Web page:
Buzzword 'Clearing' – students should be prepared and not fearful
A Level results day is this Thursday (16th August). So for many 17 and 18 year old's (or older) their week will be full of anxiety and excitement (probably in that order!).This blog will provide some support for teachers waiting to support their students picking up results.
If students need to make clearing phone calls, it will also serve as a guide of what students may expect during the day.
Life changing decisions should not be made in a day..
Decisions on university will change a student's life, with many meeting future partners whilst at university, and many more meeting life-long friends or choosing to live in a close proximity of where they studied after they graduate. Of course, some careers will also be built as a direct result of degree choice, but the majority won't. I read some analysis which commented that 68% of job adverts don't even specify a degree subject when advertising graduate level jobs.
Even with the rise of unconditional offers, the majority of students will be sitting on university offers and will need to fulfil the conditions that have been given to them. Universities will find out results before students do, to allow their decision to be communicated back to UCAS so students have the answers to make informed decisions on Thursday - the universities will have been working over the weekend to allow students to know their university decisions on results day. Other students will be leaving their options late, and seeing what is available in clearing. After all, at the start of the cycle, there were 328 institutions in the UK a student could apply to, and over 40,000 courses. A large number of these (even from some of the UK's top universities may still be available on Thursday).
So the next step may well be the clearing call centres
So the buzzword is clearing - search google for that very word and you will see clearing pages for almost all universities in the UK displaying - and those paid adverts at the top won't be cheap either.
Having worked with universities throughout my career, I have seen how clearing has changed, with some of the leading universities in the UK now entering clearing. But anyone who knows their stuff about supply and demand will know that can only mean a good thing for students. Not because some of the best universities in the UK are now in clearing (as they may not be the best choice for everyone) but because students will have more choice than ever before, on location, subject and degree level to name but a few.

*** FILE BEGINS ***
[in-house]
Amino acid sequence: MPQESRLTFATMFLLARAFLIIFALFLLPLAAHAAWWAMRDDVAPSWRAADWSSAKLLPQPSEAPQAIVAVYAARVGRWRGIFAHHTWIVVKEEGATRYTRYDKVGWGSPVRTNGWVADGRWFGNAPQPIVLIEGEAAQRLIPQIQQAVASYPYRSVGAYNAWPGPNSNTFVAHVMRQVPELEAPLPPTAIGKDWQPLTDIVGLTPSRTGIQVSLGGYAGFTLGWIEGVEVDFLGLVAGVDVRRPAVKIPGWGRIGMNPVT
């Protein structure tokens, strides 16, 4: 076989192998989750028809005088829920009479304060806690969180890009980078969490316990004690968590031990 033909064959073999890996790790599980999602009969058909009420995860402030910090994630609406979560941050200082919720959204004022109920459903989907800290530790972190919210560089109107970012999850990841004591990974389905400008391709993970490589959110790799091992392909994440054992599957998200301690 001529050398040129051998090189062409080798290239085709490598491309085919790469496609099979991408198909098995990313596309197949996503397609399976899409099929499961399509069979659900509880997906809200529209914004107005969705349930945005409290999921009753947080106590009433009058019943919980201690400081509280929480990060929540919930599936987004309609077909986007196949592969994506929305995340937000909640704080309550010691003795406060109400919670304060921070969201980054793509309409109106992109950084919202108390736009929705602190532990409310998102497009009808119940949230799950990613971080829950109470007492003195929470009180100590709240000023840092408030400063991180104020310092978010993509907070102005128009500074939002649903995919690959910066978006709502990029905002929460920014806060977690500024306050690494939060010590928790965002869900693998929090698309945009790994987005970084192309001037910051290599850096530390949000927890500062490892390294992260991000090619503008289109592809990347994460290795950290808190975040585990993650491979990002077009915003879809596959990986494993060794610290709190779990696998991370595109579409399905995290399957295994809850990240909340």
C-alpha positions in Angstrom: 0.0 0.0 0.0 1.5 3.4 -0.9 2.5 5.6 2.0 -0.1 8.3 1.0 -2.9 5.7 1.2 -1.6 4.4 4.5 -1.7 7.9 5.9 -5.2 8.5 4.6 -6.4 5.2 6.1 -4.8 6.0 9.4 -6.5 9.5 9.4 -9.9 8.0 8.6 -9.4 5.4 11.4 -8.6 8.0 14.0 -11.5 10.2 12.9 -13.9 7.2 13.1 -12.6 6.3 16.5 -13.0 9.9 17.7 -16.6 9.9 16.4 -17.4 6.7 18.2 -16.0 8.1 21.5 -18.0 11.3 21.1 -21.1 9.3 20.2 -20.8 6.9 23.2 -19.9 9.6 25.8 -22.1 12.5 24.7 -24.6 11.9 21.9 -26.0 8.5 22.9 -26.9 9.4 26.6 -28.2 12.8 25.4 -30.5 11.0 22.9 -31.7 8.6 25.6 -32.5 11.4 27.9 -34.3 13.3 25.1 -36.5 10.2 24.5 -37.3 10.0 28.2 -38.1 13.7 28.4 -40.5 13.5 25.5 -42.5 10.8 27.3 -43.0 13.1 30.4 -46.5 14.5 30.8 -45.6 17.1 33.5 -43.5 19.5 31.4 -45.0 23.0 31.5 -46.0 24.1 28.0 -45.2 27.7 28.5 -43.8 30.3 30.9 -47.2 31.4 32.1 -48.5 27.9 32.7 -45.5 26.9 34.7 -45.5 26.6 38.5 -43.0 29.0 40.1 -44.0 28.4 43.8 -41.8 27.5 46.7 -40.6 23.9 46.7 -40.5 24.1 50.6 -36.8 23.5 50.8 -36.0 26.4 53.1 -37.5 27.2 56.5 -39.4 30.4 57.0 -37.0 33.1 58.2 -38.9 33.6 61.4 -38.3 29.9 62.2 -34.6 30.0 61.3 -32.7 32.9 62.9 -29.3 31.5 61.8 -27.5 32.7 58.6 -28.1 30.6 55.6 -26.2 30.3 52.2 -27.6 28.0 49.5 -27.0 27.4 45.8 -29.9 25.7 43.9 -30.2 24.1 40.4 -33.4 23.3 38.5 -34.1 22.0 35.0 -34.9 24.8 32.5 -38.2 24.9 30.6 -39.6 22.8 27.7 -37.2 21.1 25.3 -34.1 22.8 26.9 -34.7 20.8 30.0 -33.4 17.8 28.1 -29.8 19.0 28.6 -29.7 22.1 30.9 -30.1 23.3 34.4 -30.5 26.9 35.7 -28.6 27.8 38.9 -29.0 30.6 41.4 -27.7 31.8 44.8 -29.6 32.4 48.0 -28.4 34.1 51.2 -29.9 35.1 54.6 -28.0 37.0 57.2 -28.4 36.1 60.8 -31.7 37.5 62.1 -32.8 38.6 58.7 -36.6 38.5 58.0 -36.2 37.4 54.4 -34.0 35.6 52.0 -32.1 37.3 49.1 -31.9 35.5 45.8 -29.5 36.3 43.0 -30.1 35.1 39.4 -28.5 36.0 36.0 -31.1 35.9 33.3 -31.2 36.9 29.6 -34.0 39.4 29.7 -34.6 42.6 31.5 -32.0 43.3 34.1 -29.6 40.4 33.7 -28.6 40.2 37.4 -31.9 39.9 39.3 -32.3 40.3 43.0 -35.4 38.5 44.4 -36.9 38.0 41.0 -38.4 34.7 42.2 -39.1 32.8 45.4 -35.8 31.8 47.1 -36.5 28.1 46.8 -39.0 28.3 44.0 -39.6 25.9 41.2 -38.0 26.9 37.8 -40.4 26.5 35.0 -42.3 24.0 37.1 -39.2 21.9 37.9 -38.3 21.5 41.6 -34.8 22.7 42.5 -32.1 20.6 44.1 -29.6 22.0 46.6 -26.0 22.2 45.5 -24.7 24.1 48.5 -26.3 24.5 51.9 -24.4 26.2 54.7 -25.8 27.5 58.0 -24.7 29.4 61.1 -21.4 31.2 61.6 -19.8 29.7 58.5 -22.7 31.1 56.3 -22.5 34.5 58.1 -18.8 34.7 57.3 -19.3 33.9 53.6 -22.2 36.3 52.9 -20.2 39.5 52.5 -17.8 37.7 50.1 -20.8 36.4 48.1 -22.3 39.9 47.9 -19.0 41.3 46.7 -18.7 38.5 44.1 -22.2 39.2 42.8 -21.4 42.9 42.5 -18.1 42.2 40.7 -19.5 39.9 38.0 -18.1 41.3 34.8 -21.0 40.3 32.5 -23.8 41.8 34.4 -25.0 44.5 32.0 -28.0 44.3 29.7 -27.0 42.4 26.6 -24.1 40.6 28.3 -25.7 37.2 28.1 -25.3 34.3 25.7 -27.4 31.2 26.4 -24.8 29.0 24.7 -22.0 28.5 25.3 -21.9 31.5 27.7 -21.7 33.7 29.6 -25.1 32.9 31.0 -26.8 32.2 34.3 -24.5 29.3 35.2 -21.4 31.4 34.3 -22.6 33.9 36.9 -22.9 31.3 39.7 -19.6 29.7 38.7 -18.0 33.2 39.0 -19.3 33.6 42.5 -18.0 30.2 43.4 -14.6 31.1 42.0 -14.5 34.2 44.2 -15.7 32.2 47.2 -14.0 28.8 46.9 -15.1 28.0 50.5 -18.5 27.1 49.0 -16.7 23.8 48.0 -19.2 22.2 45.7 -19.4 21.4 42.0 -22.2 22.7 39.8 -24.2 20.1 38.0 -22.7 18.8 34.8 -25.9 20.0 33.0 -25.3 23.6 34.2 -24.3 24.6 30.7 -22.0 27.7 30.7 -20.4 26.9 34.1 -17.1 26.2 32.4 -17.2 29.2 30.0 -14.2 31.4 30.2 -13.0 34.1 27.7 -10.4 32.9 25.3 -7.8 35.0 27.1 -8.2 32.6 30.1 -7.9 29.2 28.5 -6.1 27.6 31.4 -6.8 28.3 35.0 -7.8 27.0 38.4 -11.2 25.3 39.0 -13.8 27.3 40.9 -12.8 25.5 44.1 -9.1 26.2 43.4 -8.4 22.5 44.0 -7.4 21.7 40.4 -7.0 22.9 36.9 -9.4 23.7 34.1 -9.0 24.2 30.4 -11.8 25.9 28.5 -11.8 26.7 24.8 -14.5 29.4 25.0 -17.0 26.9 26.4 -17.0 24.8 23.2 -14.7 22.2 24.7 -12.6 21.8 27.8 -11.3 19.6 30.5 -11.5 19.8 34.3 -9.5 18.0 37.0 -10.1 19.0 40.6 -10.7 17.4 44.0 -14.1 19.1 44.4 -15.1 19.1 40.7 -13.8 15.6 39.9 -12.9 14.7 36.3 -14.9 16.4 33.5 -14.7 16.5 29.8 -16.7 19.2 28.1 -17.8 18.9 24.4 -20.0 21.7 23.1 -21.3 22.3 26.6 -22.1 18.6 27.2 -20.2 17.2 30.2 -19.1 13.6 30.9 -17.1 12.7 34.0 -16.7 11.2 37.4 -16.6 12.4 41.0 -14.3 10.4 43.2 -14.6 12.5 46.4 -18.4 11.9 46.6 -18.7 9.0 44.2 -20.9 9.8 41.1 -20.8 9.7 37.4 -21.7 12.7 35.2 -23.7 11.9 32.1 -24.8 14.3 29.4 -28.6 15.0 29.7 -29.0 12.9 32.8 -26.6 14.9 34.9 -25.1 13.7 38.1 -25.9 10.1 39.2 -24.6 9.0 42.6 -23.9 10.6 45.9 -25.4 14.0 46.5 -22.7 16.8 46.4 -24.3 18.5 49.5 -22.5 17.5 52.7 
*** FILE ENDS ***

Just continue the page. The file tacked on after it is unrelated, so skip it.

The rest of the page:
My advice for any students (and teachers advising them) that are worried results will mean they need to use the clearing service would be not to panic. Students phoning clearing hotlines will speak to some fantastic people at universities who will show a genuine interest and empathy, and be a supportive ear at the end of the phone.
I have worked at three large universities during clearing, and one consistency in them all is that staff are really keen to help. They will reassure, calm and speak to callers on their own level and merit. It won’t be a sales pitch, they will want prospective students to make the best choice for themselves, and not commit to something they are not comfortable with.
University marketing may be more aggressive than it ever has been, but universities remain supportive of one another in the sector, and won't be afraid to suggest students look elsewhere if they feel it would be in the students best interest.
My tip for Tuesday - start research before Thursday
Students will have a plan A in their first choice university (which they may also change). And maybe a plan B, but sometimes students have no intention of going to an insurance choice (I certainly didn't). So potentially they may want a new plan A and B - and I would recommend having a plan C, D and E too. Students should see Thursday as an opportunity, and choose carefully. Starting ther research now rather than facing a mad manic on Thursday and the prospect of rash split second decisions.
They should replace the fear and anxiety for excitement, and be surprised at the wealth of opportunities at their fingertips.